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Unseasonably Mild Winter Means Pest Pressure Could Rise This Spring
National Pest Management Association releases winter Vector Sectors™ list highlighting 10 U.S. cities most at-risk for increased pest populations
FAIRFAX, Va. – February 23, 2023 – The National Pest Management Association (NPMA) today released its bi-annual Vector Sectors™ list of the top 10 U.S. cities with the greatest risk for increased pest pressure from vector pests for the remainder of winter and into spring. With a few exceptions, much of the country has endured a relatively mild winter, and according to the experts, that can have a direct impact on tick and mosquito populations.
“People aren’t the only ones enjoying the warmer-than-average winter season this year,” said Dr. Jim Fredericks, Senior Vice President of Public Affairs for the National Pest Management Association. “These warm and wet conditions create the perfect recipe for pests like ticks, mosquitoes and cockroaches to get an early start to their peak season. Despite being a nuisance, these pests are capable of transmitting diseases to humans and pose significant threats to our health and well-being.”
The top 10 U.S. cities* named to the National Pest Management Association’s Vector Sectors list include:
Boston: Despite a warmer-than-normal start to the winter, rodent populations are high and will seek shelter indoors throughout the cold winter months.
Detroit: Mild weather in January and February means ticks will be seeking hosts for a blood meal on days when the temperature exceeds 50 degrees or more.
Grand Rapids: A cold start to the winter increased pressure on rodents to seek shelter indoors, where they will remain. Warmer-than-average temperatures to finish out the winter will give ticks a head start on the spring season.
Harrisburg: Warmer-than-normal temperatures throughout the winter allowed tick populations to remain stable, which means more tick activity as weather warms in the late winter and early spring.
Indianapolis: Mild winter months equal larger proportions of overwintering tick populations surviving to spring. Beware of hungry ticks on warm winter and spring days.
Minneapolis: Cold temperatures drove rodents indoors early, but a relatively mild February will give tick populations a jumpstart on spring by increasing survivorship of overwintering ticks.
Miami: Warm and wet winter months are the perfect recipe for cockroach and mosquito populations to take off entering the spring.
New York: A milder than usual winter will result in more ticks being active on warm days in the late winter and early spring.
Pittsburgh: Lower-than-normal snowfall totals coupled with mild winter weather means more ticks and increased activity on mild winter and spring days.
Salt Lake City: Cooler-than-normal weather early in the season drove rodents indoors where they will stay despite milder temps in January and February.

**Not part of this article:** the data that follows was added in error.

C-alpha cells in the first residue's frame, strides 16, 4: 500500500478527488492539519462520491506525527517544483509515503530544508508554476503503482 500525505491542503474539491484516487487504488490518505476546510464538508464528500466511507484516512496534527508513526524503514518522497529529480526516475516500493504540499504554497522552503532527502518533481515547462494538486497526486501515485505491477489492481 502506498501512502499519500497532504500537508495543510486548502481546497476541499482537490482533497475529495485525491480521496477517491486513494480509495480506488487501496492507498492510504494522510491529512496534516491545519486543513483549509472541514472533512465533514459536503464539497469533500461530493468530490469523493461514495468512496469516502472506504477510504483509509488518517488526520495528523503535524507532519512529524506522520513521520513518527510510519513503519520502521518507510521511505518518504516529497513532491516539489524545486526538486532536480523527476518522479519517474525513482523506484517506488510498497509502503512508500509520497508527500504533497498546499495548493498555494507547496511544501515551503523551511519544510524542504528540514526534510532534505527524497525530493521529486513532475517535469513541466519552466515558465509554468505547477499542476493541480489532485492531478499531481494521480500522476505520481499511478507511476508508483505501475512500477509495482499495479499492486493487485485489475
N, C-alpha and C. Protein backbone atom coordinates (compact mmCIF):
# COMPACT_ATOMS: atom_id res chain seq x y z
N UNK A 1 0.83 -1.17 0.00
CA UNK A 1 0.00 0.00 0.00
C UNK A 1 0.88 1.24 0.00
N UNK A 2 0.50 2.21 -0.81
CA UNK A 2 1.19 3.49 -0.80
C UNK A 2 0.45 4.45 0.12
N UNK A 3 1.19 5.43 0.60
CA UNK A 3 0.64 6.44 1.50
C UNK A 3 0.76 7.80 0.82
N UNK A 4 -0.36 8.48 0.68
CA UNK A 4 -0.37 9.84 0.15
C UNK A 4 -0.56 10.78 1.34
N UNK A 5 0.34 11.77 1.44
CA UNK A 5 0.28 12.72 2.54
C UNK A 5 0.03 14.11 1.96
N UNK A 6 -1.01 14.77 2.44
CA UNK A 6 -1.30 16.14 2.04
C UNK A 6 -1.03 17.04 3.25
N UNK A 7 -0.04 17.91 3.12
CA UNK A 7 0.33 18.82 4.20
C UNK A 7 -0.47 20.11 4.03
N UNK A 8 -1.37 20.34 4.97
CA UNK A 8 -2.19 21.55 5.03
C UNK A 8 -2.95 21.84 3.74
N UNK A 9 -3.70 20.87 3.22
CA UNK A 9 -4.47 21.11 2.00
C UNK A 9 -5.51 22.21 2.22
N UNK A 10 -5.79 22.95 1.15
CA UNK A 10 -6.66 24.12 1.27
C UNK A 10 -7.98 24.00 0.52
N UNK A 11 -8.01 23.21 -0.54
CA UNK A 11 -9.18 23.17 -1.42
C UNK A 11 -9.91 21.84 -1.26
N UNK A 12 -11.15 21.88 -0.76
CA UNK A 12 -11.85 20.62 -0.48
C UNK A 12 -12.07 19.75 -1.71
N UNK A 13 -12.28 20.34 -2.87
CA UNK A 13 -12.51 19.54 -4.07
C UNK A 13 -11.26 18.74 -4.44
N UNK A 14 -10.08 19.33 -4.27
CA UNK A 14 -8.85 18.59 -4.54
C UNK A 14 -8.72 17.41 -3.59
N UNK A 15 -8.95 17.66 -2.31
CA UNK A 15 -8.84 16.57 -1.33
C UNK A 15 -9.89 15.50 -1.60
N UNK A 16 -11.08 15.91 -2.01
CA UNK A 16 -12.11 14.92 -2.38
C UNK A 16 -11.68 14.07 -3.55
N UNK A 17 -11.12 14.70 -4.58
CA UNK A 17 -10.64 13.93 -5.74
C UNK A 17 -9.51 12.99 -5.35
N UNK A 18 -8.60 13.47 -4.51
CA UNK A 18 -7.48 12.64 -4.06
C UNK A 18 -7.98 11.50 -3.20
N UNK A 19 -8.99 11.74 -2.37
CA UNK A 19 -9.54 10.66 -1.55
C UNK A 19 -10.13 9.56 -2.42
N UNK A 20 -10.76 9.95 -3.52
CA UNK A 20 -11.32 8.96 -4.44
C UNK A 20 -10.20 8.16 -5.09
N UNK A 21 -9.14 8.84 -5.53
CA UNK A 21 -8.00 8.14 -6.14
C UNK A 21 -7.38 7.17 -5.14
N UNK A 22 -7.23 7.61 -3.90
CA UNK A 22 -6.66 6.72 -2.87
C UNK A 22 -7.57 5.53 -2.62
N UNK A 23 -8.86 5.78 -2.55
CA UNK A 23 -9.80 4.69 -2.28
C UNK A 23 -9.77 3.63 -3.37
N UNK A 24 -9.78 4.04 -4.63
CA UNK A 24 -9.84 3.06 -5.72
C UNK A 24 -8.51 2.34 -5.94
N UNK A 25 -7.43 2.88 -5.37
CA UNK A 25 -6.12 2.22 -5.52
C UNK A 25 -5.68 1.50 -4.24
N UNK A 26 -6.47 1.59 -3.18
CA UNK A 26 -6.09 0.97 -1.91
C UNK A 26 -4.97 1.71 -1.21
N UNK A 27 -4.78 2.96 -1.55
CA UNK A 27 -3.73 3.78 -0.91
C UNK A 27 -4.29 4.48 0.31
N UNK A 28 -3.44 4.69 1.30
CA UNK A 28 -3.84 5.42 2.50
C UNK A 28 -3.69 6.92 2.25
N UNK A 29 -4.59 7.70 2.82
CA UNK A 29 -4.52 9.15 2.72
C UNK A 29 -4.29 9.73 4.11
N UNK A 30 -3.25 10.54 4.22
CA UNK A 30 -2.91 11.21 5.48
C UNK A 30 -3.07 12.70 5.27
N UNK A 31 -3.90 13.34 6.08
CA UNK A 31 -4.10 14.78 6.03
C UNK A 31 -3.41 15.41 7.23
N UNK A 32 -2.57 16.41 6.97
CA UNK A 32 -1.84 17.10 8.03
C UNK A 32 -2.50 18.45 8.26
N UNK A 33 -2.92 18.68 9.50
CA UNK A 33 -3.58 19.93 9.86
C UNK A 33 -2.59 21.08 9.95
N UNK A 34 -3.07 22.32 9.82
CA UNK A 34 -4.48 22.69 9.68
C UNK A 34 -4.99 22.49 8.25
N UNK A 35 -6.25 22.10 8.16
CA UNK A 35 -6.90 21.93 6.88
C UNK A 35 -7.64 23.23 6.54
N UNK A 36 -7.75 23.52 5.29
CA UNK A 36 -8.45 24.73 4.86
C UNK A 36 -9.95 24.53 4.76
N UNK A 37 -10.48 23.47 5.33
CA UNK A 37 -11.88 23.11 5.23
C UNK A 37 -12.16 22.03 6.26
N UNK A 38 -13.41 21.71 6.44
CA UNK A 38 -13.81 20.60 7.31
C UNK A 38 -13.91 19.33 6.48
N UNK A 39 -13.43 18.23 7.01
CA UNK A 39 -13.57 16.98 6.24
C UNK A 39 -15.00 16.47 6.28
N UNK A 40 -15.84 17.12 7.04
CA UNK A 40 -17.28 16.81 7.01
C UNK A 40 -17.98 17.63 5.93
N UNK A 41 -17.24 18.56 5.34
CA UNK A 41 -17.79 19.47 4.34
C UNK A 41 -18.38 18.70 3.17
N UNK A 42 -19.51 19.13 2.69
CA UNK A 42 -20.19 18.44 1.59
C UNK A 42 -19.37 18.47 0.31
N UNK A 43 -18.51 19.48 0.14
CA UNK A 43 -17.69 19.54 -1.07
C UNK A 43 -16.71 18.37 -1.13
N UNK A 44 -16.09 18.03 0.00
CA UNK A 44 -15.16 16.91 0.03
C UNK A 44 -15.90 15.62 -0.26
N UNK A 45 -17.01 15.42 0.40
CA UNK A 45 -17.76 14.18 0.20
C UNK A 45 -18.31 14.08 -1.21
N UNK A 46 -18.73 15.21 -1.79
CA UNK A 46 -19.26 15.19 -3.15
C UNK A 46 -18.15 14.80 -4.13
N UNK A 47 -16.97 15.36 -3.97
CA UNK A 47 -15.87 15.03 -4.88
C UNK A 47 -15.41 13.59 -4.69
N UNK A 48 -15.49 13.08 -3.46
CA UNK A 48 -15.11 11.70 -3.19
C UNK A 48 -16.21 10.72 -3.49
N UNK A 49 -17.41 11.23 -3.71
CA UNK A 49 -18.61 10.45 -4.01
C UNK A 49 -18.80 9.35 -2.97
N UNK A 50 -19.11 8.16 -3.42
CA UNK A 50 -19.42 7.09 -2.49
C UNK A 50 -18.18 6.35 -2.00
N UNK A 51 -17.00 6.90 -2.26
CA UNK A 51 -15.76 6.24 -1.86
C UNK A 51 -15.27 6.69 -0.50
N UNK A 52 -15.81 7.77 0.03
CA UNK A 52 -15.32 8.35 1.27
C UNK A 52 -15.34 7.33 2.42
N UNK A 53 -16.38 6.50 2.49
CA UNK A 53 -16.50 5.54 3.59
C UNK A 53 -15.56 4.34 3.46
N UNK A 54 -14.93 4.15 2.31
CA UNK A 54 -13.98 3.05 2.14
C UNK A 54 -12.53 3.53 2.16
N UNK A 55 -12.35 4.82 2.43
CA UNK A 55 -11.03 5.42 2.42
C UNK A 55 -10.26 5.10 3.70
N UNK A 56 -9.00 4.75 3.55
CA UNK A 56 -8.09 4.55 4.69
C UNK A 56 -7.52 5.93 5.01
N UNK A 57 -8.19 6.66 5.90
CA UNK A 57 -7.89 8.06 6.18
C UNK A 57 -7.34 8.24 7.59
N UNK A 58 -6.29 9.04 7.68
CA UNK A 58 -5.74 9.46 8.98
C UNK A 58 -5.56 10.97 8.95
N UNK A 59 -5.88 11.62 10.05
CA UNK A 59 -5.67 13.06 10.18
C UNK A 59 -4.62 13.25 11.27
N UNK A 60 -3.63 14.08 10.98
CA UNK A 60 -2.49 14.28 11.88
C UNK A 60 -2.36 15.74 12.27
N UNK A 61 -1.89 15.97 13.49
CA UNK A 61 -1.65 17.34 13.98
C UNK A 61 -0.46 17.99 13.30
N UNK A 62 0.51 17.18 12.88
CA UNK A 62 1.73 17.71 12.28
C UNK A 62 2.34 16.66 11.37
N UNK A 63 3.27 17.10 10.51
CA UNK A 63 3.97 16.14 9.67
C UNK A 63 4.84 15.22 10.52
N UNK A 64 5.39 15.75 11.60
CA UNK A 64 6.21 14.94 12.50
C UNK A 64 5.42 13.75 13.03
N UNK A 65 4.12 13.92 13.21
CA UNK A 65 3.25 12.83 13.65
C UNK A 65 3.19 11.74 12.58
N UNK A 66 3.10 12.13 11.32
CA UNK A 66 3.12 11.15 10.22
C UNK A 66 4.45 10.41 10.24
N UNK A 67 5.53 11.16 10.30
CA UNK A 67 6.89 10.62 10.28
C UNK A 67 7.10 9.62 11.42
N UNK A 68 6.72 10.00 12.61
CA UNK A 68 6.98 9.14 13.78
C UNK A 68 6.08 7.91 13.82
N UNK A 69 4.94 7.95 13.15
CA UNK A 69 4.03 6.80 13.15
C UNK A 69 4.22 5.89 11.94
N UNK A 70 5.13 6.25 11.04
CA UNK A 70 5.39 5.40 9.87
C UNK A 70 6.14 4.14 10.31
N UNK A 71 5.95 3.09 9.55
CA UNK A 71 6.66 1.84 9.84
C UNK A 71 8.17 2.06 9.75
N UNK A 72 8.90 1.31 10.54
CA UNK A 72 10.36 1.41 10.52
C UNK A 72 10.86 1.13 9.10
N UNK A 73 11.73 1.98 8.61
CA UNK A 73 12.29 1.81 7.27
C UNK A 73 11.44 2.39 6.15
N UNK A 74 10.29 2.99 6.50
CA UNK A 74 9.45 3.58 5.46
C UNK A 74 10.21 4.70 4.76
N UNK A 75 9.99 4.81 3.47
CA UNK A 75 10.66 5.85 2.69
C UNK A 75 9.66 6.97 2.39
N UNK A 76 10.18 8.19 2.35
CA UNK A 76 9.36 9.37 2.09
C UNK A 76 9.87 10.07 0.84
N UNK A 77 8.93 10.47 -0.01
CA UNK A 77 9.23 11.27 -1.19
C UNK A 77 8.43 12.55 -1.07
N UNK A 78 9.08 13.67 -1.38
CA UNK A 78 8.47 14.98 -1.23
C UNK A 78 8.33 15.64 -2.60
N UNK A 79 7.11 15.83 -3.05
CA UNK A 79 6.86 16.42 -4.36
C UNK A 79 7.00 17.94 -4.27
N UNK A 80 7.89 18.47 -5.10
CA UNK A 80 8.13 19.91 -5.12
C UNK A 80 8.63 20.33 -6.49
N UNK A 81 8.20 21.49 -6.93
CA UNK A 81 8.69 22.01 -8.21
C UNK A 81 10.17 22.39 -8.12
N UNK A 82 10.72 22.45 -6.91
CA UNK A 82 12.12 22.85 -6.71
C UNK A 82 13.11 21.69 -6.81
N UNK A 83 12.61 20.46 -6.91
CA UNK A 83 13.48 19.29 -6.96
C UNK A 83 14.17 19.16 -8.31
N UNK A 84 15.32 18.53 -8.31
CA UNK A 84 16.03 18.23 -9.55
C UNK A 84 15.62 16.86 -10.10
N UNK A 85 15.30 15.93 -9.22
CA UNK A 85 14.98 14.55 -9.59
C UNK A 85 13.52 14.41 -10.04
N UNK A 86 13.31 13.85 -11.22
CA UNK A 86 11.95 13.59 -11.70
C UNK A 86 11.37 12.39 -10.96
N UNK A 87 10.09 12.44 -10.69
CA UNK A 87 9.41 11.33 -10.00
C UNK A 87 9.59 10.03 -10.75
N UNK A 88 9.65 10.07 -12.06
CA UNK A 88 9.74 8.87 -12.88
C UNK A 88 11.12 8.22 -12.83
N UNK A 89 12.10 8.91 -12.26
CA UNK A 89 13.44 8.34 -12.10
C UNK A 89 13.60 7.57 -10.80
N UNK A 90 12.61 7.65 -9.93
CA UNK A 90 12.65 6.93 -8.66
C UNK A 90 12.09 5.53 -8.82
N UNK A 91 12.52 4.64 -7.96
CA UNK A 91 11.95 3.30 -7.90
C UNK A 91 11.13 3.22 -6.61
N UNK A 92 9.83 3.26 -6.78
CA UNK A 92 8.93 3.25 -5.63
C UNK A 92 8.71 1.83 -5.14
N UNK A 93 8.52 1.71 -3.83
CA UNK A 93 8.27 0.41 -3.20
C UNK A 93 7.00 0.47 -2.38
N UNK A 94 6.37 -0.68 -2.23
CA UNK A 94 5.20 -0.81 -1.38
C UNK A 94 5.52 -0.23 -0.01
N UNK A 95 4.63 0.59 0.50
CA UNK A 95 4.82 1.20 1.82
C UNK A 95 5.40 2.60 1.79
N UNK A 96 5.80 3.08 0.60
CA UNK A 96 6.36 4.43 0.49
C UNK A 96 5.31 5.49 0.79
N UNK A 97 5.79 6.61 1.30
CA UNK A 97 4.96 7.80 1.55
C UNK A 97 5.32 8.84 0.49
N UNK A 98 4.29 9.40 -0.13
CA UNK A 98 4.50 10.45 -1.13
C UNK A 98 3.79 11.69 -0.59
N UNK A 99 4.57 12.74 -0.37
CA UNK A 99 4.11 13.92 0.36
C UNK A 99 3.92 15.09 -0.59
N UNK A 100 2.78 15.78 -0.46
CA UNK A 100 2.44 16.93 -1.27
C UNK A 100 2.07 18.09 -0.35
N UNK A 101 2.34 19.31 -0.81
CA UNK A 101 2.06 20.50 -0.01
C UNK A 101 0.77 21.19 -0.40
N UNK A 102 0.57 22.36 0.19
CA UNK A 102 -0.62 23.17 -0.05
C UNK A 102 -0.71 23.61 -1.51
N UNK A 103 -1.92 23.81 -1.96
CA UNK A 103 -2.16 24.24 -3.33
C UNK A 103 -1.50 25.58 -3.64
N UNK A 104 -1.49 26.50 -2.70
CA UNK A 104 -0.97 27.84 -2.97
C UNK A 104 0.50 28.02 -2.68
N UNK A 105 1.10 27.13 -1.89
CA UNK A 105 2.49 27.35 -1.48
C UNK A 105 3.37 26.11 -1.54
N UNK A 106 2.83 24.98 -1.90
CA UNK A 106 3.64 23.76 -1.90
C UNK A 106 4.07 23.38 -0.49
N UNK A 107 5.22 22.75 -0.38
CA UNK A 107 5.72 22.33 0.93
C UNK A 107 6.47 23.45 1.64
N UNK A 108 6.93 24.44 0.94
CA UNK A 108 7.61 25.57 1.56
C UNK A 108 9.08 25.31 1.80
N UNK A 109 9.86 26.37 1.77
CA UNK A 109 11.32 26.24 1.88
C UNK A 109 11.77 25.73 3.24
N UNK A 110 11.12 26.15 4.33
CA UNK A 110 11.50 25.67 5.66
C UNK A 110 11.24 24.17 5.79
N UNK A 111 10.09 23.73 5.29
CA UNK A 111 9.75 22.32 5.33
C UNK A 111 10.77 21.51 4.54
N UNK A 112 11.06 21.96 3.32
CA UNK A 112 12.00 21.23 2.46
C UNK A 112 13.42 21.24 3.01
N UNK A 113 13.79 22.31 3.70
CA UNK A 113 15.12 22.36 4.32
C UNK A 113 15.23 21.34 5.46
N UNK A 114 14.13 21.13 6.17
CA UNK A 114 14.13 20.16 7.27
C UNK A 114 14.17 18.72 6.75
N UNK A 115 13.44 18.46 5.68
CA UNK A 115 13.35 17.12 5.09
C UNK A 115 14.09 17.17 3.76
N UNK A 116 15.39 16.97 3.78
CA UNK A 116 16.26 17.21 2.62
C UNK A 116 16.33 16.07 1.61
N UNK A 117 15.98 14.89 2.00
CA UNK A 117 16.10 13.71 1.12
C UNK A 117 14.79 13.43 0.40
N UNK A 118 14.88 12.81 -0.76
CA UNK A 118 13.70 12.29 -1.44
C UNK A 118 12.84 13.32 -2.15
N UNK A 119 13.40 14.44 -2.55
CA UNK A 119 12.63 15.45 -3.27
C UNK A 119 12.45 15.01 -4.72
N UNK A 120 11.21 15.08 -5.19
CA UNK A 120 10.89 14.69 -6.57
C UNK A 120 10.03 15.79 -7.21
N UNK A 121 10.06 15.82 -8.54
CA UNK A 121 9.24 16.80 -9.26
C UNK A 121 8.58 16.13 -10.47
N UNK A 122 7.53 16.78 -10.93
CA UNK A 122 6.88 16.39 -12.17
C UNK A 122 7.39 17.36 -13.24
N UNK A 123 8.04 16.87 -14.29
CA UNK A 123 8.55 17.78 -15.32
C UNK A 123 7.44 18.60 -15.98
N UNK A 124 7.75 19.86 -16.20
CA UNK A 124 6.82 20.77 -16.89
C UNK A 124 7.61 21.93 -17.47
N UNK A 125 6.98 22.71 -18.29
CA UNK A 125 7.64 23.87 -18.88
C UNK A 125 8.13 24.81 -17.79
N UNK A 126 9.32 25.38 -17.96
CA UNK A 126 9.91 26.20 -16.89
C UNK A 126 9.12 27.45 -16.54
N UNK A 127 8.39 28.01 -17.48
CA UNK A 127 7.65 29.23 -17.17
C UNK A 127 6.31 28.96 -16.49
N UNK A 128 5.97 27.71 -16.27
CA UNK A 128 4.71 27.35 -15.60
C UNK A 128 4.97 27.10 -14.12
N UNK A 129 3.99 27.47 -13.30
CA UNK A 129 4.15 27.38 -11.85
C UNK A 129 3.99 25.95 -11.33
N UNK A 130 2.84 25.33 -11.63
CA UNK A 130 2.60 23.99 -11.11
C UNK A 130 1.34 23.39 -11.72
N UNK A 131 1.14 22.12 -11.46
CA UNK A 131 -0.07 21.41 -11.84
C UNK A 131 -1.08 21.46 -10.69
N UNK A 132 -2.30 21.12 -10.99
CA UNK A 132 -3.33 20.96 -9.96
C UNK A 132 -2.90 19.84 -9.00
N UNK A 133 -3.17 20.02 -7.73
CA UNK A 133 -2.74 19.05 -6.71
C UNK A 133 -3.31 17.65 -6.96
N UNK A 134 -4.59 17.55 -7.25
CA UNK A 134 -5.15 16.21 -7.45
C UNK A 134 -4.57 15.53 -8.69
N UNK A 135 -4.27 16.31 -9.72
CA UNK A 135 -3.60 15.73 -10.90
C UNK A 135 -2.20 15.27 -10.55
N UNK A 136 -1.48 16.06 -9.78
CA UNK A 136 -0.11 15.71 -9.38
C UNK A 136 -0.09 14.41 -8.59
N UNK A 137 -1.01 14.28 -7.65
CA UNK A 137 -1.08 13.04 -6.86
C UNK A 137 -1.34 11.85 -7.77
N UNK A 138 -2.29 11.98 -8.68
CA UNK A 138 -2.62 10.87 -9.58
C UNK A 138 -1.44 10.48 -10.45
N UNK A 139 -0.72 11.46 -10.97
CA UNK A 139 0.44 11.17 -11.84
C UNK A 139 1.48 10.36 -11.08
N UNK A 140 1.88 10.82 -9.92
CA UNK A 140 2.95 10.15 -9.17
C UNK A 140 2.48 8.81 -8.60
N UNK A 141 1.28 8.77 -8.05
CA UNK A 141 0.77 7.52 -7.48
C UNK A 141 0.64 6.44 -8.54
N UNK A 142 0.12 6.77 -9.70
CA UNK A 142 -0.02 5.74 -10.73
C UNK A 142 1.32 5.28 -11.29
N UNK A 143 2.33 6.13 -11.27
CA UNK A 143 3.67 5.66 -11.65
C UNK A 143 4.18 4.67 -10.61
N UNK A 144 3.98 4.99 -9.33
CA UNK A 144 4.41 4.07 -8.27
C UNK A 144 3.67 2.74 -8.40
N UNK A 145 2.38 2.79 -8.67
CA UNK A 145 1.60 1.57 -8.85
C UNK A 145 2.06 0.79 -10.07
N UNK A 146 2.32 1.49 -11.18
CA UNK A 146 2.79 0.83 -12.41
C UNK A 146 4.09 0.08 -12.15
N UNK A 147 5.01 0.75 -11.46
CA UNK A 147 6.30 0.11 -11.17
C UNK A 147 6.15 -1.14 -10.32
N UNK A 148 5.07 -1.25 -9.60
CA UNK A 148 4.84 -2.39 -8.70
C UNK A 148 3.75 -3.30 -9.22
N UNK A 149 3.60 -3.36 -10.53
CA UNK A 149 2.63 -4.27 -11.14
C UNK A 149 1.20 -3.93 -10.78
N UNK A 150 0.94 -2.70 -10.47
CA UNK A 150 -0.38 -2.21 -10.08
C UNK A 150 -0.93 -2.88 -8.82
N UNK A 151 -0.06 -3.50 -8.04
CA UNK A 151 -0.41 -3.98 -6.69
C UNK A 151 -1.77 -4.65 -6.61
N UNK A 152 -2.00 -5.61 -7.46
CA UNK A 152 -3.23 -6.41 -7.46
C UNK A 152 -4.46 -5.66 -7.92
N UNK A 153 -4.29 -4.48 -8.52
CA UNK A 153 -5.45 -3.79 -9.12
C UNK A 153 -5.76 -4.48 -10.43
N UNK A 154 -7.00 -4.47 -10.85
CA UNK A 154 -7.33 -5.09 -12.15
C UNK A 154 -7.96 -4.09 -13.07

*Listed in alphabetical order, no numeric ranking.
“While a majority of the country observed mild conditions, a fair share of the U.S. did encounter significant snowfall and dry spells as well as below-average temperatures, securing their spot on our watchlist,” said Fredericks. “Dipping temperatures tend to drive rodents indoors, where they’ll find food and shelter to keep them busy until the spring weather rolls in.”
In addition to causing property damage, rodents are capable of spreading more than 35 diseases, including Salmonella and hantavirus, making it imperative to practice proper prevention to keep yourself and your family protected. While small in size, mice and rats can squeeze through openings in a structure the size of a dime and quarter, respectively, and are believed to invade an estimated 21 million U.S. homes each winter.
To limit encounters with vector pests, NPMA encourages homeowners to seal cracks and holes on the outside of the home and practice keeping food in airtight containers. Be sure to dispose of garbage regularly and store firewood at least 20 feet away from the house. When spending time outdoors, wear long pants and sleeves when possible, along with bug repellent containing at least 20 percent DEET. Refrain from wearing fragrant perfumes and opt for light-colored clothing to make spotting ticks easier. Before heading indoors, thoroughly check clothing, skin and pets for ticks and promptly remove to limit exposure to tickborne disease.
If you suspect an infestation, contact a licensed pest control professional immediately.
For more information on NPMA’s Vector Sectors list, or to learn more about protecting against pests, visit PestWorld.org.
About the National Pest Management Association
The NPMA, a non-profit organization with more than 5,500 members, was established in 1933 to support the pest management industry's commitment to the protection of public health, food and property from the diseases and dangers of pests. For more information, visit PestWorld.org or follow @PestWorld on Facebook, Twitter, Pinterest, TikTok and YouTube.